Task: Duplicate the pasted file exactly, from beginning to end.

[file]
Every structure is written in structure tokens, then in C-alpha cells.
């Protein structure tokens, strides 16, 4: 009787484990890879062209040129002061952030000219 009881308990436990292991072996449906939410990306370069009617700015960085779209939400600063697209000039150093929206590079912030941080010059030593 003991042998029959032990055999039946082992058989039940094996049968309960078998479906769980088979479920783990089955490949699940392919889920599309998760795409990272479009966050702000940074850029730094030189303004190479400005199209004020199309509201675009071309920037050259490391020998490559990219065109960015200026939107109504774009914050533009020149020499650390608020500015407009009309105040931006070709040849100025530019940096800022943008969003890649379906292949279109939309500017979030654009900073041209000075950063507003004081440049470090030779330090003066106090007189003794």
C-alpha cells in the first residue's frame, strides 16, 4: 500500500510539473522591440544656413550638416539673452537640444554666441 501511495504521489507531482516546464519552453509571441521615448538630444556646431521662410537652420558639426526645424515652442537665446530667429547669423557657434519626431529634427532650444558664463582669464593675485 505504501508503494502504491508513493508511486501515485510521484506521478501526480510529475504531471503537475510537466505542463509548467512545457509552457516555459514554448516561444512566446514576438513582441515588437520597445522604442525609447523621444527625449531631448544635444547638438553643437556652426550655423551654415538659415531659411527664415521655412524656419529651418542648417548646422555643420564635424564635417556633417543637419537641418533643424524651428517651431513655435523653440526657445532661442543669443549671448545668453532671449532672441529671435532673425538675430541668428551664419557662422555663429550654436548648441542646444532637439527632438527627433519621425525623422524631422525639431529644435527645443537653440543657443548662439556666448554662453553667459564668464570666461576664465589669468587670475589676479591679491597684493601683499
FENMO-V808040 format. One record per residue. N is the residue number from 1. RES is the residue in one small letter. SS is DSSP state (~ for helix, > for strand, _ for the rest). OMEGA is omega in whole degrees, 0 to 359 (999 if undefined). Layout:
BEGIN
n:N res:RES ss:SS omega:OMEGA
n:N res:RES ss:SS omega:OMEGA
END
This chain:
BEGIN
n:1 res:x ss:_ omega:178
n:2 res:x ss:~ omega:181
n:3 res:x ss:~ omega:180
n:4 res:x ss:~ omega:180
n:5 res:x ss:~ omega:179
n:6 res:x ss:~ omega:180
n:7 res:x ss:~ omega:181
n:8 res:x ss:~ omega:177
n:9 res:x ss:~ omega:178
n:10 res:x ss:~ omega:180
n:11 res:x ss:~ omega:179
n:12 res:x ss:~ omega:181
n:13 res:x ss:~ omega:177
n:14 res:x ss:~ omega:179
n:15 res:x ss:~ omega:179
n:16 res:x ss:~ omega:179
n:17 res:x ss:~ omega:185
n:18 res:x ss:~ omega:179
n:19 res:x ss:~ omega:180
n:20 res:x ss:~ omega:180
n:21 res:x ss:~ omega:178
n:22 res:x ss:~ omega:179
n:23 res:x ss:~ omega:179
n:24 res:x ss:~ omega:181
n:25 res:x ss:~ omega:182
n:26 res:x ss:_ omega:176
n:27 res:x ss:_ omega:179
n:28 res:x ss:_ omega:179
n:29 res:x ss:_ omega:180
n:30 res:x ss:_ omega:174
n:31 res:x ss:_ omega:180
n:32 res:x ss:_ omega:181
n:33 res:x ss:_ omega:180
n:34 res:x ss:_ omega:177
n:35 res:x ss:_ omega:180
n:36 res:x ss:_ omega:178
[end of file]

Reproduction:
Every structure is written in structure tokens, then in C-alpha cells.
């Protein structure tokens, strides 16, 4: 009787484990890879062209040129002061952030000219 009881308990436990292991072996449906939410990306370069009617700015960085779209939400600063697209000039150093929206590079912030941080010059030593 003991042998029959032990055999039946082992058989039940094996049968309960078998479906769980088979479920783990089955490949699940392919889920599309998760795409990272479009966050702000940074850029730094030189303004190479400005199209004020199309509201675009071309920037050259490391020998490559990219065109960015200026939107109504774009914050533009020149020499650390608020500015407009009309105040931006070709040849100025530019940096800022943008969003890649379906292949279109939309500017979030654009900073041209000075950063507003004081440049470090030779330090003066106090007189003794």
C-alpha cells in the first residue's frame, strides 16, 4: 500500500510539473522591440544656413550638416539673452537640444554666441 501511495504521489507531482516546464519552453509571441521615448538630444556646431521662410537652420558639426526645424515652442537665446530667429547669423557657434519626431529634427532650444558664463582669464593675485 505504501508503494502504491508513493508511486501515485510521484506521478501526480510529475504531471503537475510537466505542463509548467512545457509552457516555459514554448516561444512566446514576438513582441515588437520597445522604442525609447523621444527625449531631448544635444547638438553643437556652426550655423551654415538659415531659411527664415521655412524656419529651418542648417548646422555643420564635424564635417556633417543637419537641418533643424524651428517651431513655435523653440526657445532661442543669443549671448545668453532671449532672441529671435532673425538675430541668428551664419557662422555663429550654436548648441542646444532637439527632438527627433519621425525623422524631422525639431529644435527645443537653440543657443548662439556666448554662453553667459564668464570666461576664465589669468587670475589676479591679491597684493601683499
FENMO-V808040 format. One record per residue. N is the residue number from 1. RES is the residue in one small letter. SS is DSSP state (~ for helix, > for strand, _ for the rest). OMEGA is omega in whole degrees, 0 to 359 (999 if undefined). Layout:
BEGIN
n:N res:RES ss:SS omega:OMEGA
n:N res:RES ss:SS omega:OMEGA
END
This chain:
BEGIN
n:1 res:x ss:_ omega:178
n:2 res:x ss:~ omega:181
n:3 res:x ss:~ omega:180
n:4 res:x ss:~ omega:180
n:5 res:x ss:~ omega:179
n:6 res:x ss:~ omega:180
n:7 res:x ss:~ omega:181
n:8 res:x ss:~ omega:177
n:9 res:x ss:~ omega:178
n:10 res:x ss:~ omega:180
n:11 res:x ss:~ omega:179
n:12 res:x ss:~ omega:181
n:13 res:x ss:~ omega:177
n:14 res:x ss:~ omega:179
n:15 res:x ss:~ omega:179
n:16 res:x ss:~ omega:179
n:17 res:x ss:~ omega:185
n:18 res:x ss:~ omega:179
n:19 res:x ss:~ omega:180
n:20 res:x ss:~ omega:180
n:21 res:x ss:~ omega:178
n:22 res:x ss:~ omega:179
n:23 res:x ss:~ omega:179
n:24 res:x ss:~ omega:181
n:25 res:x ss:~ omega:182
n:26 res:x ss:_ omega:176
n:27 res:x ss:_ omega:179
n:28 res:x ss:_ omega:179
n:29 res:x ss:_ omega:180
n:30 res:x ss:_ omega:174
n:31 res:x ss:_ omega:180
n:32 res:x ss:_ omega:181
n:33 res:x ss:_ omega:180
n:34 res:x ss:_ omega:177
n:35 res:x ss:_ omega:180
n:36 res:x ss:_ omega:178